Prior to the arrival of Hydrabad in Adelaide, the South Australian government had arranged to purchase surplus railway stock from the New Zealand government. The sale of this stock from Canterbury was a result of the upgrade of the lines to a 3' 6” gauge uniform standard in New Zealand, which had rendered the 5' 3” gauge stock surplus. The stock included 8 six wheeled locomotives, 1 four wheeled locomotive, 22 four wheel carriages, 2 brake vans, 4 horse boxes, 2 carriage trucks and 281 traffic trucks. The asking price was £50 000, but realising that there was no other market for its now redundant trains the New Zealand government accepted an offer for £26 000.
An offer to transport the railway stock to Adelaide for £6000 in the slightly larger 1727 ton Ellora owned by J Blyth of Melbourne was undercut by Captain Holmwood, and in March 1878 the Commissioner of Public Works for South Australia accepted his offer to transport the stock from either Dunedin or Lyttelton to Adelaide in the Hydrabad for £5000. The Hydrabad arrived at Lyttelton on 22 April 1878, and the Star reported as follows:
‘SHIP HYDRABAD FROM ADELAIDE.-This ship arrived yesterday morning: she is a handsome iron vessel, 13 years old, owned by Messrs Stephens and Son, London. Her tonnage is 1305, and everything about her is very roomy. The saloon is large and handsomely finished, all the appointments being very good indeed. She has come down in ballast, bringing only a little cargo. As has been previously stated, the Hydrabad has been chartered to load the broad gauge rolling stock for Adelaide. From her master, Captain Holmwood, we learn that she left Adelaide on April 5, and had light S.S.E. winds to April 12, when the vessel was off the south end of Tasmania.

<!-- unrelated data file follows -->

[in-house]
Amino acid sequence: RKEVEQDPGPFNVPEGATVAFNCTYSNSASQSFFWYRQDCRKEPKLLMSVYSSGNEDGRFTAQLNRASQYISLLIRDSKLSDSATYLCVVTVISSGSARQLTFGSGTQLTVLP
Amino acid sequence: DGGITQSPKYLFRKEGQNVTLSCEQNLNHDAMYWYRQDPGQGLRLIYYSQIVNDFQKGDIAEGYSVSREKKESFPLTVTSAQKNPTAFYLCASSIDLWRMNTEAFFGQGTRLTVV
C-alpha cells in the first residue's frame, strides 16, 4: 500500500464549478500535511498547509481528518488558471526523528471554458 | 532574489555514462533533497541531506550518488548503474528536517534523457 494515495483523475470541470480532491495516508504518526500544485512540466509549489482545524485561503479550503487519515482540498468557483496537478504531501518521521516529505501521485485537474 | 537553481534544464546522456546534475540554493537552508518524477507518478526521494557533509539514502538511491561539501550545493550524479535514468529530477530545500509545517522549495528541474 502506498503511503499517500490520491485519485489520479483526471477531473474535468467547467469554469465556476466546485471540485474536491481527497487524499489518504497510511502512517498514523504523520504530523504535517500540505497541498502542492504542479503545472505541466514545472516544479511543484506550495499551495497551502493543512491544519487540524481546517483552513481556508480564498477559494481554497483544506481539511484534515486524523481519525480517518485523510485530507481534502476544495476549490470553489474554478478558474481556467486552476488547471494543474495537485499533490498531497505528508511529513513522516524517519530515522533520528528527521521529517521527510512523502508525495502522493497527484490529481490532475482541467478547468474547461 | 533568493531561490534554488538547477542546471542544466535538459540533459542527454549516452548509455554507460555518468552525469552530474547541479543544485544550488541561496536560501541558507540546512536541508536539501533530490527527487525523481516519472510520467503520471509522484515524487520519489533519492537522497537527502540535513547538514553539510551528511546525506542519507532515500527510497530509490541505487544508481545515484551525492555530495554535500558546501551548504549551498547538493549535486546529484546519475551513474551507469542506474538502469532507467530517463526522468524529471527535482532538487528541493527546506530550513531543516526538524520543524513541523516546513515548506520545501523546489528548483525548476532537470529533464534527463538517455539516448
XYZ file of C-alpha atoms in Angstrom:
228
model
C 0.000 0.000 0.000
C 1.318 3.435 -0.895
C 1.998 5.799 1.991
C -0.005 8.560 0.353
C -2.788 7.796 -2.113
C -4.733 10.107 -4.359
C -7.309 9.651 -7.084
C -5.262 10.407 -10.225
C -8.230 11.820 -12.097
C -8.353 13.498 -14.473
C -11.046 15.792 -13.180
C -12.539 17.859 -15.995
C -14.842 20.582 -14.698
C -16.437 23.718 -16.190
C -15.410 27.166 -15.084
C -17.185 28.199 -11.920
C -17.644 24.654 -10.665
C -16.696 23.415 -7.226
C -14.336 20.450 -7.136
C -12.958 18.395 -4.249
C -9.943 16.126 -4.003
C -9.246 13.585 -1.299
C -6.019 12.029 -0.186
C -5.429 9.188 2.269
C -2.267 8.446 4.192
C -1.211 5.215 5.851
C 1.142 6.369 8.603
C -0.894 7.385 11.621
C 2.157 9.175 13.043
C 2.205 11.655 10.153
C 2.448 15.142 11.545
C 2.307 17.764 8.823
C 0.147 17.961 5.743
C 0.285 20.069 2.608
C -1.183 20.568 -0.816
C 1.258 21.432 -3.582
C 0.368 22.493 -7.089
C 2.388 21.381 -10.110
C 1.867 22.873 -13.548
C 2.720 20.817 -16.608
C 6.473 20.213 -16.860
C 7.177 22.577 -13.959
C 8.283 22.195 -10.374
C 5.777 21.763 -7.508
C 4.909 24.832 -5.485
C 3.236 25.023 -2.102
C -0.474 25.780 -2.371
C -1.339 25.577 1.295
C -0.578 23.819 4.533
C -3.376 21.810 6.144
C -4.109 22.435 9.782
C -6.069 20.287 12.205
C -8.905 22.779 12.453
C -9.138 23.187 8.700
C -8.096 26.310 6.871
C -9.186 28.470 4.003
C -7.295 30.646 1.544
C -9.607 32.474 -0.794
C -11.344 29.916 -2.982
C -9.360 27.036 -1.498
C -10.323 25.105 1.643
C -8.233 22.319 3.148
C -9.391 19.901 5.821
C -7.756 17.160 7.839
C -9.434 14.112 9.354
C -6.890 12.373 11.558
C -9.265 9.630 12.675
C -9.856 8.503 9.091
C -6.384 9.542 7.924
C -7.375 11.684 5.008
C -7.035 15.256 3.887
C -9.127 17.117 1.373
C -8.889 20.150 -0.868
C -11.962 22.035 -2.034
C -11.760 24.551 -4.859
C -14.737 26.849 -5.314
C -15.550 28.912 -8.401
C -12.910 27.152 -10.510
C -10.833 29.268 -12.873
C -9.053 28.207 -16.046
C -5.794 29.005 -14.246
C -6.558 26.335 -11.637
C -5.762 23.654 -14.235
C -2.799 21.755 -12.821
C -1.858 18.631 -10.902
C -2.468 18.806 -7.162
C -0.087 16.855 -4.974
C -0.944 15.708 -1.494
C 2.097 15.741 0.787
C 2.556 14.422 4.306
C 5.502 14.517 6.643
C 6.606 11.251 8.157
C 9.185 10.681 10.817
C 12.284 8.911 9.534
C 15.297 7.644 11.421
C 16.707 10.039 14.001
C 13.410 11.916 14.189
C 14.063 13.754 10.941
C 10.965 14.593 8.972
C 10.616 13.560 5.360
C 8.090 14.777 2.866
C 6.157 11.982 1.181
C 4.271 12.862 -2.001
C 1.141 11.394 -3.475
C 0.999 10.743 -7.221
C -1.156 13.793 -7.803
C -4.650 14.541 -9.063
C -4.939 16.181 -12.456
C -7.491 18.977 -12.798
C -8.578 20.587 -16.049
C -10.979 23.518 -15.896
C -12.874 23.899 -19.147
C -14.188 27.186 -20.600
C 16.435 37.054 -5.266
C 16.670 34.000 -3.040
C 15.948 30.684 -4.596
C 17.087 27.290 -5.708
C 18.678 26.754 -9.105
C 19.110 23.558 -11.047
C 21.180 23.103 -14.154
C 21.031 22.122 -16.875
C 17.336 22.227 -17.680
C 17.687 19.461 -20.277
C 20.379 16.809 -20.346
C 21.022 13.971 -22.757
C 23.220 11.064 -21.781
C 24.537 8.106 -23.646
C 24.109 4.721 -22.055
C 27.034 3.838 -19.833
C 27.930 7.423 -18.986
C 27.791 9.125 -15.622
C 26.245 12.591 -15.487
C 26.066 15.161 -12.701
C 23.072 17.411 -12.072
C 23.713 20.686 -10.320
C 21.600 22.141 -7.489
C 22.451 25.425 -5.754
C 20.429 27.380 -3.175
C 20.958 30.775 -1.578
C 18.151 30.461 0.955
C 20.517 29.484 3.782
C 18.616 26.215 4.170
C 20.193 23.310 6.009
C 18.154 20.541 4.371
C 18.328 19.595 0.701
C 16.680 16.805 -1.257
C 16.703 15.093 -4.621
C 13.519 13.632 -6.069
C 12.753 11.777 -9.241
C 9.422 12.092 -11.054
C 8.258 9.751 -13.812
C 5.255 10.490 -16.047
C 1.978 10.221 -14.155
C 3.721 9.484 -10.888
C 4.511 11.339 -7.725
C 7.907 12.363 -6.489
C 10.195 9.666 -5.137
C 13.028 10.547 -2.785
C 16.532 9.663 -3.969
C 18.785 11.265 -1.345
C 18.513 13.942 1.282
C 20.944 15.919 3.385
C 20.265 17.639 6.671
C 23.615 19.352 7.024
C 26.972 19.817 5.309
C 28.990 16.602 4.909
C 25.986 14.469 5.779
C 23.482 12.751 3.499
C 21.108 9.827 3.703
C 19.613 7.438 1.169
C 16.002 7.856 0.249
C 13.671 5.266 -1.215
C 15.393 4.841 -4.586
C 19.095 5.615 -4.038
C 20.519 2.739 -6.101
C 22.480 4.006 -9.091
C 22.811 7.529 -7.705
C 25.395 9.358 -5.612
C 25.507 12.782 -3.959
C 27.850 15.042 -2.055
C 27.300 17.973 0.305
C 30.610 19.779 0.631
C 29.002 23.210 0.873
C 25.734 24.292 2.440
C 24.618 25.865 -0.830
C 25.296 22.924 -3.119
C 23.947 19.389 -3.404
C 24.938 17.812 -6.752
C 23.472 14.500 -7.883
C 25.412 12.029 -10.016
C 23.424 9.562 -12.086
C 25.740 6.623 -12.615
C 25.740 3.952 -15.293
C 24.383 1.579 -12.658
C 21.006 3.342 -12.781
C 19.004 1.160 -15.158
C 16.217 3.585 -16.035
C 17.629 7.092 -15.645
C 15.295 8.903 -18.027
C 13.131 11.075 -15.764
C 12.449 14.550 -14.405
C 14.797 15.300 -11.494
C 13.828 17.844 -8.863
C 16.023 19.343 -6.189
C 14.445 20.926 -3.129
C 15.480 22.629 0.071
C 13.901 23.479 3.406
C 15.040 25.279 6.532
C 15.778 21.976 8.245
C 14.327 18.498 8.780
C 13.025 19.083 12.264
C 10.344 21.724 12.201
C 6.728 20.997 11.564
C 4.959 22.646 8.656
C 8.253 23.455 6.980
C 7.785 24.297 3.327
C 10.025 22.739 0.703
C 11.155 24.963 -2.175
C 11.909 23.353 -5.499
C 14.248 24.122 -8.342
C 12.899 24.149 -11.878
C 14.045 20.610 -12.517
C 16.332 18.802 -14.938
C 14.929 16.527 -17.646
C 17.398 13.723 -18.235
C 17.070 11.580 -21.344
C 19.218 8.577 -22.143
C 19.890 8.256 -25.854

Loading of the cargo at the Lyttelton wharf was started on 1 May and completed by 20 June, taking just over seven weeks. There was insufficient space for three of the locomotives but it was anticipated that these could be delivered separately.
The wreck event
The Hydrabad departed Lyttelton on Saturday 22 June, and passed through Cook Strait on 23 June, the wind being reported as a moderate westerly.